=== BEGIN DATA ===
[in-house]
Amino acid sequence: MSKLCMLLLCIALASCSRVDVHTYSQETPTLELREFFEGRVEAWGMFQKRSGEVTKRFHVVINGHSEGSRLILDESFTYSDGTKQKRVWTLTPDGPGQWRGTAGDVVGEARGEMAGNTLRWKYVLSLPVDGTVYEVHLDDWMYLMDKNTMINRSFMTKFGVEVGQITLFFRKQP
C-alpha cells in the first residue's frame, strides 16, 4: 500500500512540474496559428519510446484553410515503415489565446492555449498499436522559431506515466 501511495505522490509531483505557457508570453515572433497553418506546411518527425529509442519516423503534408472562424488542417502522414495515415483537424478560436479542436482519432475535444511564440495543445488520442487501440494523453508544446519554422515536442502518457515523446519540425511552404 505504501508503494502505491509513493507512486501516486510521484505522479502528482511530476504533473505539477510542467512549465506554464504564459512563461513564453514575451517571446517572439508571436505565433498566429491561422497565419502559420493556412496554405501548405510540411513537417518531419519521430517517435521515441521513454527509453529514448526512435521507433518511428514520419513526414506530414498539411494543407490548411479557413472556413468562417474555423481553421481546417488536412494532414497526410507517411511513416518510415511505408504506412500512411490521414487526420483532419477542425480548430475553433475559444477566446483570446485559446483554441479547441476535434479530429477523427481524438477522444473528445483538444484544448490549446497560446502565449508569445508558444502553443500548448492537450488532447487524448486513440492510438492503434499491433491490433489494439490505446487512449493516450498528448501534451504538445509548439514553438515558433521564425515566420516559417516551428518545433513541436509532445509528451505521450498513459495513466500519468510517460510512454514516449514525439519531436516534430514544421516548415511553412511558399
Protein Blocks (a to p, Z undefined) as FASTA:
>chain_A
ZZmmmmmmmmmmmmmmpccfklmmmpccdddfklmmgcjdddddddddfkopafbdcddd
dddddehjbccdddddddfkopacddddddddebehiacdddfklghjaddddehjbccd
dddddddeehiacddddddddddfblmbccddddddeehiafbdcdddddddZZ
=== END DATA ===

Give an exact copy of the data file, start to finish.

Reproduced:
[in-house]
Amino acid sequence: MSKLCMLLLCIALASCSRVDVHTYSQETPTLELREFFEGRVEAWGMFQKRSGEVTKRFHVVINGHSEGSRLILDESFTYSDGTKQKRVWTLTPDGPGQWRGTAGDVVGEARGEMAGNTLRWKYVLSLPVDGTVYEVHLDDWMYLMDKNTMINRSFMTKFGVEVGQITLFFRKQP
C-alpha cells in the first residue's frame, strides 16, 4: 500500500512540474496559428519510446484553410515503415489565446492555449498499436522559431506515466 501511495505522490509531483505557457508570453515572433497553418506546411518527425529509442519516423503534408472562424488542417502522414495515415483537424478560436479542436482519432475535444511564440495543445488520442487501440494523453508544446519554422515536442502518457515523446519540425511552404 505504501508503494502505491509513493507512486501516486510521484505522479502528482511530476504533473505539477510542467512549465506554464504564459512563461513564453514575451517571446517572439508571436505565433498566429491561422497565419502559420493556412496554405501548405510540411513537417518531419519521430517517435521515441521513454527509453529514448526512435521507433518511428514520419513526414506530414498539411494543407490548411479557413472556413468562417474555423481553421481546417488536412494532414497526410507517411511513416518510415511505408504506412500512411490521414487526420483532419477542425480548430475553433475559444477566446483570446485559446483554441479547441476535434479530429477523427481524438477522444473528445483538444484544448490549446497560446502565449508569445508558444502553443500548448492537450488532447487524448486513440492510438492503434499491433491490433489494439490505446487512449493516450498528448501534451504538445509548439514553438515558433521564425515566420516559417516551428518545433513541436509532445509528451505521450498513459495513466500519468510517460510512454514516449514525439519531436516534430514544421516548415511553412511558399
Protein Blocks (a to p, Z undefined) as FASTA:
>chain_A
ZZmmmmmmmmmmmmmmpccfklmmmpccdddfklmmgcjdddddddddfkopafbdcddd
dddddehjbccdddddddfkopacddddddddebehiacdddfklghjaddddehjbccd
dddddddeehiacddddddddddfblmbccddddddeehiafbdcdddddddZZ